There seem to be a demand on athletes to be role models by members of the media and fans to some extent. But do the media demand the same thing from international sports governing bodies? The Europeans are up in arms; claiming FIFA, through corruption, handed the 2022 world hosting to Qatar.

It is being said that the scorching heat during summer in Qatar should be enough to deny Qatar’s bid. The choice of playing during the winter is floating around, but the European football governing body is against this option because it would radically affect their league’s schedule.

The European media is also highlighting the Qatar government policy of requiring exit visa for foreign workers. Granting of exit visa is dependent on the approval of the employer. This enables the employer to have total control of the workers. Of course, none of these sanctimonious members of the European press and football body chastised FIFA for allowing the West African federations to get away with its corrupted behaviour during world cup tournaments. These West African federation leaders have consistently ripped off the players’ salaries which led to threats of boycott during the last world cup in Brazil.

There have been times when the West African federations would send watered down teams because players complain about issues with the salary. I find it embarrassing for FIFA when they sit and allow their tournament to lose out on talented teams from West Africa playing without their best players. Somehow this corrupted behaviour gets very little press coverage from the same people crying corruption and foul on FIFA.

Regardless, the point about Qatar and its human rights policy is a valid one. Most countries have an entrance visa and a time for the nonresident or non-citizen to leave. Qatar exit visa policy allows abuse to take place without any recourse for the workers. The fact that employers have to give approval for exit visa puts the foreign workers in a position of bending to the will of the employer. This in effect causes some workers to end up in bondage akin to slavery. With slavery being a historical institutional system in the Arab world, one wonders how FIFA fail to see this beforehand and seek rectification before awarding the world cup to Qatar. The Europeans are more likely using the issue as a means to make their dislike palatable. Whether they are being hypocritical or cynical or not, they are still making a valid point.

With Amnesty International up in arms over the exit visa policy, here comes IAAF awarding the 2019 world athletics championship to Doha, Qatar. It seems as if money through a powerful force makes these two international sports governing bodies blind to issues of human rights and moral standards. FIFA talks about attacking racial abuse but what is happening in Qatar is human rights abuse. How can FIFA expect us to believe in their drive to stamp out racism in football when they are turning a blind eye to human rights abuse? I believe just as athletes are punished for indiscretion the same should be for these international bodies making decisions for monetary gain and ignoring blatant human rights abuse. Many athletes lose sponsors for making bad decisions, often times relating to personal matters; yet sponsors have dropped them.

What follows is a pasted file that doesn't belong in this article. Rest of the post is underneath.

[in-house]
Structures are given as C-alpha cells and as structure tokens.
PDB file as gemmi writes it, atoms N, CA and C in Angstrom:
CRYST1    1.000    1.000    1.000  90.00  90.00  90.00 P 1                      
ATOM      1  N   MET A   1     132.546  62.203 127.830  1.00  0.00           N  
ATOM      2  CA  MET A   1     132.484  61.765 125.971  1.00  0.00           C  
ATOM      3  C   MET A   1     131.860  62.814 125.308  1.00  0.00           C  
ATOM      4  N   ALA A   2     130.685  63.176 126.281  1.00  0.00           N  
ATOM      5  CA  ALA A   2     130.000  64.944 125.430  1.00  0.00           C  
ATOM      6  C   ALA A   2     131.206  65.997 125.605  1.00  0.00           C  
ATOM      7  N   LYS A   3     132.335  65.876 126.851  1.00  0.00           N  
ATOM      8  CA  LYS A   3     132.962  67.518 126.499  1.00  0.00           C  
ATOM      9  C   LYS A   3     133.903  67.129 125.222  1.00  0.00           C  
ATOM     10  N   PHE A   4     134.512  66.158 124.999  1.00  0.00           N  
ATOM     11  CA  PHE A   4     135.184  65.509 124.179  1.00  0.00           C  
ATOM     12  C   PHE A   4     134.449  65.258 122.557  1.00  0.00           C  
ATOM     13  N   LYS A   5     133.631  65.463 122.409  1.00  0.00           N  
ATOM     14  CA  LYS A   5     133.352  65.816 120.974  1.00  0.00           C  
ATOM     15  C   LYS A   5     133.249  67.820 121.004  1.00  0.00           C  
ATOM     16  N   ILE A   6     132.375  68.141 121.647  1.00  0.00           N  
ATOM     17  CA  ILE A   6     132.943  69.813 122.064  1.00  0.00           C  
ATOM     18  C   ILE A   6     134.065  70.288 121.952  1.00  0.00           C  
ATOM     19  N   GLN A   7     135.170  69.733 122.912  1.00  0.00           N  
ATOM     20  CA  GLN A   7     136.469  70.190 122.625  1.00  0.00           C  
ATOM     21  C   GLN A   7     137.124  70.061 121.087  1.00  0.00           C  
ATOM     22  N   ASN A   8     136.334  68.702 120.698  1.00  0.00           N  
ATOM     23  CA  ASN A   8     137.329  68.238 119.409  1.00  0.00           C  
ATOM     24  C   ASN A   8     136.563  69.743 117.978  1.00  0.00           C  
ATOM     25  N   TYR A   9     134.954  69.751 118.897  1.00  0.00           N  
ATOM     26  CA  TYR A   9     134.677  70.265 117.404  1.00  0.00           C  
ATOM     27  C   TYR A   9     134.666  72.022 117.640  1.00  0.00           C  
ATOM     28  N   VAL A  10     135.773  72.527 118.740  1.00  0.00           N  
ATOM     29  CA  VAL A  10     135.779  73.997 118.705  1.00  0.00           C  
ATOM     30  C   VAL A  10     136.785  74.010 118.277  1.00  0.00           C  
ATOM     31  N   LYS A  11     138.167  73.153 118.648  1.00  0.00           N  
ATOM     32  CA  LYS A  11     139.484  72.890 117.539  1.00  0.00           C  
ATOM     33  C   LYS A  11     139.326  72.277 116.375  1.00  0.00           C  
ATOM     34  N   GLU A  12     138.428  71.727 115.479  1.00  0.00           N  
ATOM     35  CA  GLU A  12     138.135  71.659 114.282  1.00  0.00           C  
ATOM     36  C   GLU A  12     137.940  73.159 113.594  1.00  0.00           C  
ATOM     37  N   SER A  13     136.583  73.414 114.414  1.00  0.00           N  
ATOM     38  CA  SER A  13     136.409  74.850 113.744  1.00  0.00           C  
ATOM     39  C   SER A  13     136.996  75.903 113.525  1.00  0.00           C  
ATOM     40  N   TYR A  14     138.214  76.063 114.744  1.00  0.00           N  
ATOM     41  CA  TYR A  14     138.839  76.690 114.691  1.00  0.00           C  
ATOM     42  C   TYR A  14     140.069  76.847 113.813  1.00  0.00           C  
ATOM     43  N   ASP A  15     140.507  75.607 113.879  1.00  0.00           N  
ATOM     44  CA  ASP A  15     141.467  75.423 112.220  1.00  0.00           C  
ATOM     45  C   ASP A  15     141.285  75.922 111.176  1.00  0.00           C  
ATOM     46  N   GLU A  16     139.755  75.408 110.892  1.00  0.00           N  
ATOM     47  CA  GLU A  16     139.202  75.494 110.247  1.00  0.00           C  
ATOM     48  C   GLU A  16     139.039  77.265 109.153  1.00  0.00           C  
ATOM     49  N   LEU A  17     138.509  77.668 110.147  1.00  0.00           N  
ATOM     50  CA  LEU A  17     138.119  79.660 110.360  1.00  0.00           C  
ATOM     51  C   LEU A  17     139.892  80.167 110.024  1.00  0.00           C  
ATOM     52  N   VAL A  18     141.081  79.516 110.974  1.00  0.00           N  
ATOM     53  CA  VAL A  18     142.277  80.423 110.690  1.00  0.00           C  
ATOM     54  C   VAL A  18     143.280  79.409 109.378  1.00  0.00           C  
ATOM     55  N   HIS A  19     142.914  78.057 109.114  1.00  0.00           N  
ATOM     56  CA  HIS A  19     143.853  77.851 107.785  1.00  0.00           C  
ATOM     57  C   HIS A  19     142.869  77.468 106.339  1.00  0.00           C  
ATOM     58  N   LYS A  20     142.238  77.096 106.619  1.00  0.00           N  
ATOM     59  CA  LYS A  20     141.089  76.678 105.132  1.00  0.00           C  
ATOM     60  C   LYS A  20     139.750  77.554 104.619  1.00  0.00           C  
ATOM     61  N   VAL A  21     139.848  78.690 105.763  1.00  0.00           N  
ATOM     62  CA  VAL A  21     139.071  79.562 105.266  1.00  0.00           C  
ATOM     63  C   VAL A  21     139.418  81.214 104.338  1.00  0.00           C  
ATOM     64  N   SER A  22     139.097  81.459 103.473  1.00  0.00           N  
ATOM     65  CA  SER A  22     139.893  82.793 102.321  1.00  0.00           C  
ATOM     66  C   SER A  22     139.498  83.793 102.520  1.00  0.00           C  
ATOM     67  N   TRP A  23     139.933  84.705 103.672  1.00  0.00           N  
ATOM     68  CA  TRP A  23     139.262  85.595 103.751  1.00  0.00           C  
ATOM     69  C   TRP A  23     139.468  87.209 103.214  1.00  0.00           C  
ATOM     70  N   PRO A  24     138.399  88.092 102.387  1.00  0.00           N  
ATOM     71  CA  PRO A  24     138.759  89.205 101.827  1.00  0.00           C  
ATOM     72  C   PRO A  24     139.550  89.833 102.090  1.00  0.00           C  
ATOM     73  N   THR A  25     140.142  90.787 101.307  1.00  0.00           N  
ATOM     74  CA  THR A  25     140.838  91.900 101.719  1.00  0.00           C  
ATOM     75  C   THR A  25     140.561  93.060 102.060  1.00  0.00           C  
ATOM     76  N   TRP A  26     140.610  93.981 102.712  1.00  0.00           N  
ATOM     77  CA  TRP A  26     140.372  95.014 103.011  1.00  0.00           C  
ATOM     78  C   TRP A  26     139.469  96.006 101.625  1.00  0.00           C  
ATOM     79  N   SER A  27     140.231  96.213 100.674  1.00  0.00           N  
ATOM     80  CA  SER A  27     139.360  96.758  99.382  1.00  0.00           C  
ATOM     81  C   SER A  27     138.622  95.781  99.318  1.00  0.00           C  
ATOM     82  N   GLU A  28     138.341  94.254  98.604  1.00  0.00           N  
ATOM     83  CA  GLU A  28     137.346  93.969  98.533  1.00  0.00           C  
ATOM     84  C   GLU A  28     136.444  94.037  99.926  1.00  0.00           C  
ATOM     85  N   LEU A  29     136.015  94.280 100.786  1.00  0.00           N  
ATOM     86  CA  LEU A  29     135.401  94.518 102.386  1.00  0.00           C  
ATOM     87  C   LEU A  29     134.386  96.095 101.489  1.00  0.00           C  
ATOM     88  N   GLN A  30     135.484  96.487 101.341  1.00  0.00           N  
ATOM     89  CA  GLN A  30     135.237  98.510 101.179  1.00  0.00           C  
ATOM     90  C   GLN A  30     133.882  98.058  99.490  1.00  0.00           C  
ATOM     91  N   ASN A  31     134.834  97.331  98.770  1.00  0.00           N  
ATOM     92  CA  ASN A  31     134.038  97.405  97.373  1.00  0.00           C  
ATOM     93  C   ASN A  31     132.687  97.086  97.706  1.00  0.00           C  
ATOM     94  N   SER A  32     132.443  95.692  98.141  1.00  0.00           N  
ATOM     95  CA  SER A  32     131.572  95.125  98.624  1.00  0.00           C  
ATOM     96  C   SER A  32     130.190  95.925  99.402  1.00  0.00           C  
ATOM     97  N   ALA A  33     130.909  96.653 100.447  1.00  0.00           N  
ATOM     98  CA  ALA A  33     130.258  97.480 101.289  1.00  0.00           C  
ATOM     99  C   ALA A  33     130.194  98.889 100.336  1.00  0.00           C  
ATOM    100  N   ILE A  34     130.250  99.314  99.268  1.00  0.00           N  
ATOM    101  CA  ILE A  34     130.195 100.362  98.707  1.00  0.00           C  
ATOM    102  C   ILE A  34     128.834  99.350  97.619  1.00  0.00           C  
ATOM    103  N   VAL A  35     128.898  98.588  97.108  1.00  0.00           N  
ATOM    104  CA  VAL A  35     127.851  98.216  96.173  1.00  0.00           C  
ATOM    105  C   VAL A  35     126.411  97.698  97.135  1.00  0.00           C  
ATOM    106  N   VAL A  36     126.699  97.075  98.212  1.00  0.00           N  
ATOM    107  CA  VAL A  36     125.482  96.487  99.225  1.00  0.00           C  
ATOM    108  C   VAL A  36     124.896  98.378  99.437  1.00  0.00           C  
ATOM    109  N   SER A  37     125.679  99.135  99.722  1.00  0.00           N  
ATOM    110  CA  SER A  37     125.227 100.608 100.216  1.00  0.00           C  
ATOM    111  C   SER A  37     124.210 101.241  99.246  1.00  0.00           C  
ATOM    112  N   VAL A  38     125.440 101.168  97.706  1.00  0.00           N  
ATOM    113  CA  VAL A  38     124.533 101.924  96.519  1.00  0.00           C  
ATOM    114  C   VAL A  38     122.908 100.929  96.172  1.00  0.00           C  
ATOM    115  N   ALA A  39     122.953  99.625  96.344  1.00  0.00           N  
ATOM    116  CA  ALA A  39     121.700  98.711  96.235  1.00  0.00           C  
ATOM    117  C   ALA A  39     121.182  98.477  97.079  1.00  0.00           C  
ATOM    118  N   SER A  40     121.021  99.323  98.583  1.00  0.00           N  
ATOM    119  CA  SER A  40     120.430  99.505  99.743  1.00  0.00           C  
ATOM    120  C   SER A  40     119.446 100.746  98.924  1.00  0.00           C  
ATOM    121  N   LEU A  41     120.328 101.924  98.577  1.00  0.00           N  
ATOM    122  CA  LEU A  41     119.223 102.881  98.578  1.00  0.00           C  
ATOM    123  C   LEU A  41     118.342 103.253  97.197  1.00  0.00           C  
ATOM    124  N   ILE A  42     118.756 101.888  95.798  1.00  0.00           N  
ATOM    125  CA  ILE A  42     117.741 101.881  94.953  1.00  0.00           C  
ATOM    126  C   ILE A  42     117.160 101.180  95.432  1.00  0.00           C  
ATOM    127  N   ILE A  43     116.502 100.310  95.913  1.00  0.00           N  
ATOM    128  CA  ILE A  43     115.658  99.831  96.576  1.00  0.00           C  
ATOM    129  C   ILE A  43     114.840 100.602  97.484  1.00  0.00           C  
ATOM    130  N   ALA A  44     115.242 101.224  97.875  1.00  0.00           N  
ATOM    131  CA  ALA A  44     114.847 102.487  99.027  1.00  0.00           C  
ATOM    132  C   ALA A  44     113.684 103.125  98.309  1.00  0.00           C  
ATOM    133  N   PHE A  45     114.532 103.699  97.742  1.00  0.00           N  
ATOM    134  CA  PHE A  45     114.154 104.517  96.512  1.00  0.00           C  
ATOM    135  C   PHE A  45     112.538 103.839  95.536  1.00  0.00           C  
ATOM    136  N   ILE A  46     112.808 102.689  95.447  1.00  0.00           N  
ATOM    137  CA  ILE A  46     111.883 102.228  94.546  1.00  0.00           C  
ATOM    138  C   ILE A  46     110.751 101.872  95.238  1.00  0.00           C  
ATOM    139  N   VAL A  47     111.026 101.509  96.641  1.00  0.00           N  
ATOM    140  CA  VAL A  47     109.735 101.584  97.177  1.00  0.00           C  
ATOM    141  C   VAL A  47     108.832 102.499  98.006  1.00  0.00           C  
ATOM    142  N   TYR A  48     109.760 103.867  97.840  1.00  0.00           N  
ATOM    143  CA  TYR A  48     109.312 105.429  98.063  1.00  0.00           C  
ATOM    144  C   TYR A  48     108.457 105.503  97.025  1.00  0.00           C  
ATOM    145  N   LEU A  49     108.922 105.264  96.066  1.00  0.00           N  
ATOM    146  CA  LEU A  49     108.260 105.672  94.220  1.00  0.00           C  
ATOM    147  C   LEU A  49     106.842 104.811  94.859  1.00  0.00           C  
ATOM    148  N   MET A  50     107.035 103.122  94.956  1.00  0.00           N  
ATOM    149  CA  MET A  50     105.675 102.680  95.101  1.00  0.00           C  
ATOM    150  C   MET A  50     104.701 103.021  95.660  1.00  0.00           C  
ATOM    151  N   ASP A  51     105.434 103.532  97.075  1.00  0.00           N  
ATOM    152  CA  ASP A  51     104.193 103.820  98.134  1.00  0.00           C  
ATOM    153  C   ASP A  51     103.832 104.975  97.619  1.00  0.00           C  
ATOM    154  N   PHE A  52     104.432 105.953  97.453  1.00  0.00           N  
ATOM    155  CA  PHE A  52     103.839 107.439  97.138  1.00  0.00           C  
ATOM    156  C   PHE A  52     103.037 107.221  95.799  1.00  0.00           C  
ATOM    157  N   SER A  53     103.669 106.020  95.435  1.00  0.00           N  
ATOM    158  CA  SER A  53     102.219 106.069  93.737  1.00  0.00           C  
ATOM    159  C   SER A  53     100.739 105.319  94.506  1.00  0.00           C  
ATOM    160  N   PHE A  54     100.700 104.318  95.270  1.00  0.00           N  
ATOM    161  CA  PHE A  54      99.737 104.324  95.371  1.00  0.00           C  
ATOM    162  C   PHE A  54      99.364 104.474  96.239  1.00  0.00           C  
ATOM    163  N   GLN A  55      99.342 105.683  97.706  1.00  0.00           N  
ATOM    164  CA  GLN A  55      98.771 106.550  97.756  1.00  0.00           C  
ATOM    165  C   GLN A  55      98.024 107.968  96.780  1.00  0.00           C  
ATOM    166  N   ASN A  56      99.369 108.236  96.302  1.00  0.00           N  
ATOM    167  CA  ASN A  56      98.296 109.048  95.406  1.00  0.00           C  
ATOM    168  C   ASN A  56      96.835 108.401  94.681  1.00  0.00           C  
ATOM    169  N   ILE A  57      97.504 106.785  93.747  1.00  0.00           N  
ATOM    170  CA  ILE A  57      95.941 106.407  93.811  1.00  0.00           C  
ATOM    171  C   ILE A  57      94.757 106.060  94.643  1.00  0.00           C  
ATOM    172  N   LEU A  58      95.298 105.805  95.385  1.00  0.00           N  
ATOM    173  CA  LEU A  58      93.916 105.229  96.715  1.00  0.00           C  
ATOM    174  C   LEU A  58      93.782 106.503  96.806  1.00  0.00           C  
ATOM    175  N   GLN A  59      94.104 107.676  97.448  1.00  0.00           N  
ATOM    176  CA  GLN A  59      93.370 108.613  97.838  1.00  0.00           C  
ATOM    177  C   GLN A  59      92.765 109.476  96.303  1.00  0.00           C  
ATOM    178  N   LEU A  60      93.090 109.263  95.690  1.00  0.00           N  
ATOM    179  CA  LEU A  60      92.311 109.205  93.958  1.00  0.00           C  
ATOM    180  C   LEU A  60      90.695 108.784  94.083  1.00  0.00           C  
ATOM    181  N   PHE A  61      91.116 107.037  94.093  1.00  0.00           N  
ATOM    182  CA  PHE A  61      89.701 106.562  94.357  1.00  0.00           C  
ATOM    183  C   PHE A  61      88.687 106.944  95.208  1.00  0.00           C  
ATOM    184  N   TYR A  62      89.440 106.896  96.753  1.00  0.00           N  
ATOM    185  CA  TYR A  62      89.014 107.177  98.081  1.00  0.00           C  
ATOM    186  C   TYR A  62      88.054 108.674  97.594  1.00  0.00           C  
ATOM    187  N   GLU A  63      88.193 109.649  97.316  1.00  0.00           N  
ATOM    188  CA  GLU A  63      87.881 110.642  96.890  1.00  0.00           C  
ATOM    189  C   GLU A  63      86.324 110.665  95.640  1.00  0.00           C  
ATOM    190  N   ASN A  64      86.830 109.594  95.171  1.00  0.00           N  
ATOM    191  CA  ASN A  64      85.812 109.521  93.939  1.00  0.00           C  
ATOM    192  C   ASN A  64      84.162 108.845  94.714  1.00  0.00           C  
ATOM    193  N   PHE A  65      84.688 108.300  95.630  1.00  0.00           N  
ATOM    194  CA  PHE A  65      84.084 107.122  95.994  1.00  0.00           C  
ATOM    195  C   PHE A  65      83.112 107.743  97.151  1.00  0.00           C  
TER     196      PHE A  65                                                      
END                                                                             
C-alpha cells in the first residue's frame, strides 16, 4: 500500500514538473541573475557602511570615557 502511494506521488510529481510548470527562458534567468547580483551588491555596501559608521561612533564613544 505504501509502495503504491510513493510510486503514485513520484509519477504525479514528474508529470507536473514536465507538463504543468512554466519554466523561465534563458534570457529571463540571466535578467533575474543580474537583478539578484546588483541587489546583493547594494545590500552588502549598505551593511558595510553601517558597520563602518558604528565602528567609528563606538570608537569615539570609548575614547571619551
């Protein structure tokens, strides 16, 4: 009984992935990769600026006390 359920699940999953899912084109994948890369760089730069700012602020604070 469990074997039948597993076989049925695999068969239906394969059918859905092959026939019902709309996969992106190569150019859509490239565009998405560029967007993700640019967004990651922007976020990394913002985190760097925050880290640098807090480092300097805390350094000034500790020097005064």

For example, Tiger Woods was vilified and lost millions in endorsements because he was having extra-marital affairs. In my view, sleeping with others outside of one’s marriage does not rise to the level of modern-day slavery. So I cannot understand the unwillingness of sponsors to strongly voice their opposition without media pressure being applied.

I am curious to see how many sponsors will pull out now that the major European press is all over the Qatar 2022 world cup. Currently, we are seeing more coverage about the Qatar exit visa policy than ever before. Qatar is a very rich country and quite possibly can cover the loss of sponsorship but will this have a negative effect on how fans view FIFA and IAAF in the long run?

It is difficult to convince people that IAAF is fighting against unfair advantage by athletes and yet at the same time ignore higher standards of ethics and morals for the sake of money. I know money is important but is the IAAF action more ethical than that of an athlete that seeks to find an unfair advantage through drugs? Is the IAAF action superior to the athlete that breaks the fairness rule?

As individuals, we can be hypocrites in the way we see things but as leaders of any organization, hypocrisy, when seen by all, will not in any way legitimize leadership. I believe FIFA and IAAF need to have a certain value system enshrine in their bidding process. Seeking to have fairness and a level playing field should be a demand placed on all bidders wishing to host events for the world to see.

This situation should cause Qatar to take a serious look at their foreign workers and visa policy. More importantly, hoping that FIFA and the IAAF realize that they have an ethical and moral responsibility to make sure human rights are not ignored because of the materialistic value of money. As individuals, we all have a price but we should not sit and allow a price to be set on the backs of those who are too weak to defend themselves or effect change.

**The views expressed in this article are those of the author (Robert Taylor) and do not necessarily represent the views of, and should not be attributed to, TrackAlerts.com.


Please enter your comment!
Please enter your name here